Writer: Jed MacKay / Artist: Paolo Villanelli / Marvel Comics
A weekly miniseries I’ve agreed to cover can feel a little oppressive at times. But when it’s about one of my favorite characters and is so impressively done that oppression turns to gratitude real quick. MacKay and Villanelli created something beautiful in Man Without Fear #4. Last issue magically portrayed Daredevil helped and confronted (helped by confrontation?) by his friends, The Defenders. This issue was equally magical in opposition. Instead of multiple friends doing their best to help our protagonist, one of his greatest enemies revels in Murdock’s weakness.
Wilson “The Kingpin” Fisk visits Matt “The Daredevil” Murdock at his hospital bedside. Presuming his adversary’s unconsciousness Fisk regales himself, monologuing of Murdock’s fallen physical and emotional state. He predictably brings up the undoubted connection between him and Daredevil, reminiscing of an early encounter where he outwitted the hero. Feigning sleep, Murdock is plagued with fear and anxiety, painfully aware of his powerlessness if Fisk decides to end his visit with violence.
There is an aesthetic and rhetorical beauty to this comic. MacKay taps into the violent, hateful intimacy between the two characters. Kingpin lecturing Daredevil (whom he mistakenly thinks is an unconscious Murdock) allows for a juxtaposed narration by the two. Their thoughts dancing and blending in sheer poetry. You’re given the sense that each of these two want nothing less than an absolute, unqualified victory over the other and a respect that only comes from acknowledging a dangerous enemy. Villanelli puts in some magnificent work, especially in the snowy memory shared by Fisk. I’m reminded of The Spirit movie with Daredevil’s bright red costume against the pitch black shadow of night.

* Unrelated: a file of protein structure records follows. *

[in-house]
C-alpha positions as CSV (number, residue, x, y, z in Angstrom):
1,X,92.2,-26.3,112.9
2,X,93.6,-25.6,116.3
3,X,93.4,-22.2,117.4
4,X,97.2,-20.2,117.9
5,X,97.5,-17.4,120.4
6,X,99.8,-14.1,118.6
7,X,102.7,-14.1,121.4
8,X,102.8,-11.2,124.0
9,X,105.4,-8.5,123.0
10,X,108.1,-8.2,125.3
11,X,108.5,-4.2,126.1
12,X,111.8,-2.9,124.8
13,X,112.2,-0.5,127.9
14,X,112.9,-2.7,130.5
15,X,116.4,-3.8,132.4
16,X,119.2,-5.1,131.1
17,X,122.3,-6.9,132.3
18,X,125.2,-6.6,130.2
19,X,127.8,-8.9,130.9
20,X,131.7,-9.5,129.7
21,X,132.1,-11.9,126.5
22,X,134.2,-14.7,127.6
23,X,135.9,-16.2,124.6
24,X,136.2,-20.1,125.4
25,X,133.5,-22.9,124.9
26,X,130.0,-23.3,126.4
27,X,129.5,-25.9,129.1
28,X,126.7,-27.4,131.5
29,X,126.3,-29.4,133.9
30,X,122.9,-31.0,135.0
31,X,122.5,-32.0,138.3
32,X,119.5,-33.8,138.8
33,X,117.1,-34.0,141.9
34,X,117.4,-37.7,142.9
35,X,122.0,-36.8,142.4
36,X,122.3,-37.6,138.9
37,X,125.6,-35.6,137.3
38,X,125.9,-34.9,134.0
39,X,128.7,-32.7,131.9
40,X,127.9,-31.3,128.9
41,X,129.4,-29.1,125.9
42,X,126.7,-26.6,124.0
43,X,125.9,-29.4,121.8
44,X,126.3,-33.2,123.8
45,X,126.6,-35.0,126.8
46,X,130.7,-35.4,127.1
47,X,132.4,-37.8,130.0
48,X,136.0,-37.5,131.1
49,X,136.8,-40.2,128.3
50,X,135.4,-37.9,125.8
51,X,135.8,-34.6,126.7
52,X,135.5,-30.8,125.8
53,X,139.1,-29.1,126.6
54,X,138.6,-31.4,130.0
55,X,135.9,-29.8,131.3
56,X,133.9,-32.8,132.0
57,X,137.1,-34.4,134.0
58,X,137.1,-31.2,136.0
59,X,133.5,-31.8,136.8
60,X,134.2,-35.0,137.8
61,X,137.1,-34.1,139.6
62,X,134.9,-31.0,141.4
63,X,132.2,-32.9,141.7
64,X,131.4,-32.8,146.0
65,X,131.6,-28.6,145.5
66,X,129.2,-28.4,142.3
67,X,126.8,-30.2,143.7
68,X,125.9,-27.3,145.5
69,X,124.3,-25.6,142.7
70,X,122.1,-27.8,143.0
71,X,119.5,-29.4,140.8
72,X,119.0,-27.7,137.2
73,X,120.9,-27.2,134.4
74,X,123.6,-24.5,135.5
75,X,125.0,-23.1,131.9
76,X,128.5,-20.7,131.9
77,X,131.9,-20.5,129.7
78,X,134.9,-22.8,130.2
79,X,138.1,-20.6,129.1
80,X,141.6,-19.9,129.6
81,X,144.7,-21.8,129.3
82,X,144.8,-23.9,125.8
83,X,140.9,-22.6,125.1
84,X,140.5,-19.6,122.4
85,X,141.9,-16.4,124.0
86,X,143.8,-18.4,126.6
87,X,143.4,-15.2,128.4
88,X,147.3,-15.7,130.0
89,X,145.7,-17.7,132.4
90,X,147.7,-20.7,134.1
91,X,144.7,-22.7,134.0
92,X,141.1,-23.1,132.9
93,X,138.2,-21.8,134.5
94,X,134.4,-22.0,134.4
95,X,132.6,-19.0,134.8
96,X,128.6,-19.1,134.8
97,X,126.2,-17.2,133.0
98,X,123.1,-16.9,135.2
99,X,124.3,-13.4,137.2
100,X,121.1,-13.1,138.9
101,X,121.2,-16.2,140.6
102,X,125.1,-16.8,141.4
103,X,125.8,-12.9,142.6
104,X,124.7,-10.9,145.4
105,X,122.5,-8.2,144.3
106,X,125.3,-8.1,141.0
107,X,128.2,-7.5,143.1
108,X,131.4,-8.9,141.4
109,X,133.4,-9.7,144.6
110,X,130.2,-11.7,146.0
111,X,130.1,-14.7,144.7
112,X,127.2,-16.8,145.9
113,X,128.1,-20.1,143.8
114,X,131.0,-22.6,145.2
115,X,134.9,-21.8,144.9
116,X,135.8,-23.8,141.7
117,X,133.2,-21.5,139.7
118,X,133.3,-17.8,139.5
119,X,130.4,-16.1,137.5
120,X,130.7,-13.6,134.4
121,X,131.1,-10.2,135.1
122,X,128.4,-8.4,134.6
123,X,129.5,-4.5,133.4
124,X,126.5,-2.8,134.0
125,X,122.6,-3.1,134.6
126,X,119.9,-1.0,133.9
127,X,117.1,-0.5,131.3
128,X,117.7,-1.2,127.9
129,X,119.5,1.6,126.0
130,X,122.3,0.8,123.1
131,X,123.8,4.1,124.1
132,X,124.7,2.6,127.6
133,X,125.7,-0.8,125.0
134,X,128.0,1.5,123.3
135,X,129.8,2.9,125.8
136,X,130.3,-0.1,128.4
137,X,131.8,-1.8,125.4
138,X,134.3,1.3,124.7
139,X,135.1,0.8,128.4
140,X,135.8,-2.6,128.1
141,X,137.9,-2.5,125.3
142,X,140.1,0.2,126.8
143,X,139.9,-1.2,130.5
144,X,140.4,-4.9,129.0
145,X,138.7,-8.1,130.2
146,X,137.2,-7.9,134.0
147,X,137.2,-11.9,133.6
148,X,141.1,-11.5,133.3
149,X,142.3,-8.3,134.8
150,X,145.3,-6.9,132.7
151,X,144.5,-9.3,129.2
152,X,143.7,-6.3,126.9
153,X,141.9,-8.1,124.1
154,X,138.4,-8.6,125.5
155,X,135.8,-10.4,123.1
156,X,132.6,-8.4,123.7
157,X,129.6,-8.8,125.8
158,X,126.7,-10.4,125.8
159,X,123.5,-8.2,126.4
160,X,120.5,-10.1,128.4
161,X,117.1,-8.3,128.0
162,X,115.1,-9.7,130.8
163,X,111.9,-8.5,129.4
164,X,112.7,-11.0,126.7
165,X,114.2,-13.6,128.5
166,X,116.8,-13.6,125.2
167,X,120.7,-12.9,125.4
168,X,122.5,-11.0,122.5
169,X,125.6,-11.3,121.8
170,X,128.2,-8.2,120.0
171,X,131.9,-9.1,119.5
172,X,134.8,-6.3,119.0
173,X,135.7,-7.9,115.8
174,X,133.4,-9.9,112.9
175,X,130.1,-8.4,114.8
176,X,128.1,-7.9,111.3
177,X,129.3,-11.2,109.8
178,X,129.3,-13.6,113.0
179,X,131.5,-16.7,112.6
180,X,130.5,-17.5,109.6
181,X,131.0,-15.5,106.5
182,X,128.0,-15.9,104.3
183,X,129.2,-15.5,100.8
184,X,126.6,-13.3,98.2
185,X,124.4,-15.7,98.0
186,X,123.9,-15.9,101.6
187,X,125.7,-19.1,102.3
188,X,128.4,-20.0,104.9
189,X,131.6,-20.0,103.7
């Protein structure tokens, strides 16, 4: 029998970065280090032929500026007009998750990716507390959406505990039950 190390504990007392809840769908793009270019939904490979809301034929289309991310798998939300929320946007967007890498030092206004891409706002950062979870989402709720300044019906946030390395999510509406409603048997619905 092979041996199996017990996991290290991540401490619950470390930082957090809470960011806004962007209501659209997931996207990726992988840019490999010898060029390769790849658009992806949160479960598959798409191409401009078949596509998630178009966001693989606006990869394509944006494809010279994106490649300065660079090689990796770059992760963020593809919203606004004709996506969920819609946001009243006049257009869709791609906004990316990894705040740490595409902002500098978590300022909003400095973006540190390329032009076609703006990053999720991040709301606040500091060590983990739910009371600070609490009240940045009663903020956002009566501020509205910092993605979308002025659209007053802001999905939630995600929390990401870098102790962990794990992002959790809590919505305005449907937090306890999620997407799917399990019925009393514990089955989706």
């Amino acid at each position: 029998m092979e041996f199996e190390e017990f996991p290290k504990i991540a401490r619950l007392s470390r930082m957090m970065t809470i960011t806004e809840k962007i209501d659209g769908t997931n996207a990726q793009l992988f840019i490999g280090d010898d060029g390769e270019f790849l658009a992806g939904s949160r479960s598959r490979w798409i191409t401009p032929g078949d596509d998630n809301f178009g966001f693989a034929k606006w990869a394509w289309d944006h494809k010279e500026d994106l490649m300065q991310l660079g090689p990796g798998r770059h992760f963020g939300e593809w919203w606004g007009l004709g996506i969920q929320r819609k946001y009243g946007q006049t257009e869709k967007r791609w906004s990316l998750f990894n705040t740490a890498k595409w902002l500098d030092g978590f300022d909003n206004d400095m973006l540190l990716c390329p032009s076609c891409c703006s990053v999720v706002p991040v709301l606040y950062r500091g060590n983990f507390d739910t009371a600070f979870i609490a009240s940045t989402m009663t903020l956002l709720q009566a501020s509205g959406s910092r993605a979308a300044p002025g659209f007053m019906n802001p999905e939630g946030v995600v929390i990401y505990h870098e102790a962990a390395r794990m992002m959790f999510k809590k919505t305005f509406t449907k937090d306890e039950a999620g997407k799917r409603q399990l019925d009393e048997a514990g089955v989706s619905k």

The end of this comic holds a particular weight to it. Two points. It reveals Kingpin’s role as a bully, reveling in power and dominance over his weakened enemy. When met with unexpected confrontation, though, he is caught off guard and loses his mighty air. Murdock, our fearful Man Without Fear, reveals a major source of his ability to suppress and even eliminate (am I too readily giving into the nickname’s hype?) fear. Rage. One thing that will push Daredevil to righteous action – despite the risk of great harm – time and time again, is how angry a person like Fisk makes him.
These two facts about these two characters collide in an ending that betrays the tranquil hospital setting. I enjoyed this so much that I’m concerned that MacKay couldn’t possibly top it in next week’s finale.
10 “Hizzoners” out of 10
Reading Man Without Fear? Find BNP’s other reviews of the series here.